ORR new cross modal duties
    In the context of these new duties it is important that the costs of both rail and road freight are understood by the Government. The CBT research informs this debate.

    It should also be noted that RFG and FoR are the specialist rail freight bodies who can advise.
     
  2. The Growth in rail’s market share implies an increase in customer confidence in its power to deliver effectively and efficiency. What more might industry and Government be doing to develop rail freight’s commercial credentials?

    We support the statements outlined in item 2 with the proviso that , trade access charges should read track access charges in the first paragraph of item 2. Government is in a position to provide the long term stable environment that allows and encourages private sector investment as well as laying out an affordable charging regime for main rail network, Channel Tunnel, HS1 & 2 with access charges set at a reasonable level which enables direct competition with road freight. Similarly, as stated, longer term certainty is needed with the grants regime.

    We believe that, in order to achieve these objections a holistic and transparent approach to allocation of passenger and freight capacity is needed by DfT.

    Continuation of the development of the Strategic Rail Freight network in CP6 and beyond as well as electrification of key routes to conurbations and ports will enable the industry to provide a more diverse reliable service to customers with diversionary routes. It will also help freight reduce its carbon emissions to meet the Government’s own targets as well as reducing road congestion, road infrastructure damage and exposure to road collisions.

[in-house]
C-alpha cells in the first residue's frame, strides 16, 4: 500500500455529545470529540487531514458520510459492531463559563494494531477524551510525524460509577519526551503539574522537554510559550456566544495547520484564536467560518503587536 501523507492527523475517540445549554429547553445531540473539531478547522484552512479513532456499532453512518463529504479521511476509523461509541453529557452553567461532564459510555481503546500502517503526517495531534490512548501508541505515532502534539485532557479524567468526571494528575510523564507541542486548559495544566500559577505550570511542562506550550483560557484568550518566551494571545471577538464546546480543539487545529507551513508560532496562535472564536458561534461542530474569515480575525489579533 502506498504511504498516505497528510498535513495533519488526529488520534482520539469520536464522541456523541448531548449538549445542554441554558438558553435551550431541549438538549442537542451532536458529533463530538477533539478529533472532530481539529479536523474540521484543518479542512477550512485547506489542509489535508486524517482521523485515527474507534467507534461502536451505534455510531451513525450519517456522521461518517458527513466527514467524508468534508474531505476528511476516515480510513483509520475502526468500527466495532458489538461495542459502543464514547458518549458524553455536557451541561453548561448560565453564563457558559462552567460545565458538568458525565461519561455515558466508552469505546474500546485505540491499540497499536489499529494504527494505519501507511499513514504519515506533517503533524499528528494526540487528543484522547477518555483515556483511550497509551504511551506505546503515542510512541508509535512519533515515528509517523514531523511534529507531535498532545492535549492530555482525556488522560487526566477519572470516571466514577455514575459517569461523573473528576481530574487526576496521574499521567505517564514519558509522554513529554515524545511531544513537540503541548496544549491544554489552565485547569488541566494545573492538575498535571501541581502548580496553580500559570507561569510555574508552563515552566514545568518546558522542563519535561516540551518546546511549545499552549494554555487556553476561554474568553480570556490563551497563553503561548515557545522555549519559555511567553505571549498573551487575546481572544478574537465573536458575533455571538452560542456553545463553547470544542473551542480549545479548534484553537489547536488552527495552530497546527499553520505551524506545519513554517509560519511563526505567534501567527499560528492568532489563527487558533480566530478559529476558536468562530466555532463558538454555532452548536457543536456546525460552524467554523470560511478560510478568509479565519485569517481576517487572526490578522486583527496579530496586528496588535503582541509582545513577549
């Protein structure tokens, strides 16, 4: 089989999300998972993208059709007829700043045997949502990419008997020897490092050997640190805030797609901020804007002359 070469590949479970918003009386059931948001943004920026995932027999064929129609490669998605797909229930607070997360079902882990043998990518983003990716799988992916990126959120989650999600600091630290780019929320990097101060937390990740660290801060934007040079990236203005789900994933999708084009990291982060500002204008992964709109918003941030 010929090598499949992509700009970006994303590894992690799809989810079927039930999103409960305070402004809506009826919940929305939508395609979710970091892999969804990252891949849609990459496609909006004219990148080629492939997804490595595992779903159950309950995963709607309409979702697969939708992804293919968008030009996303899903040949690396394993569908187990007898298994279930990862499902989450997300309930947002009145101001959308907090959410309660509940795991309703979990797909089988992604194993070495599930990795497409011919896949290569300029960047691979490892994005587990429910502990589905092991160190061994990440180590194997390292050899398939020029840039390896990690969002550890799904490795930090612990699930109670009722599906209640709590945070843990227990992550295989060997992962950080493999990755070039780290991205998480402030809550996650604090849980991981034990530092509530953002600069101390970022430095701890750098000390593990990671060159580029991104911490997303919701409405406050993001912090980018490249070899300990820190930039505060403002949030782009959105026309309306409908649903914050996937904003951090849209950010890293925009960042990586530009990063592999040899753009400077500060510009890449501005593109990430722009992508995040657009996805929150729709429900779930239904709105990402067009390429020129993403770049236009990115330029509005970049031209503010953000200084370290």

The role of rail in consolidation centres
    With added emphasis on lowering urban emissions, consolidation centres will be increasingly important to break bulk and transfer freight into low-emissions vehicles. This approach will mean that rail can more readily compete and supply the long distance elements of flows.
     
  3. There is a wider challenge over public understanding of the importance of freight, which affects development of rail freight facilities. What could the sector and the Government do to improve public perceptions

    The Government’s revision of the National Networks National Policy Statement is most welcome as the new policy makes the case for rail freight terminals. This policy should give developers the confidence to bring applications for Strategic Rail Freight Interchanges before the planning system now.

    We support the idea of an awareness campaign so the public know what rail freight is already achieving for the UK and its potential to expand.  The public should be made aware of all the environmental and economic benefits of shifting freight from road to rail in terms of road congestion, reduction in accidents, reduction in road infrastructure damage and reduction in carbon dioxide emissions and air pollution.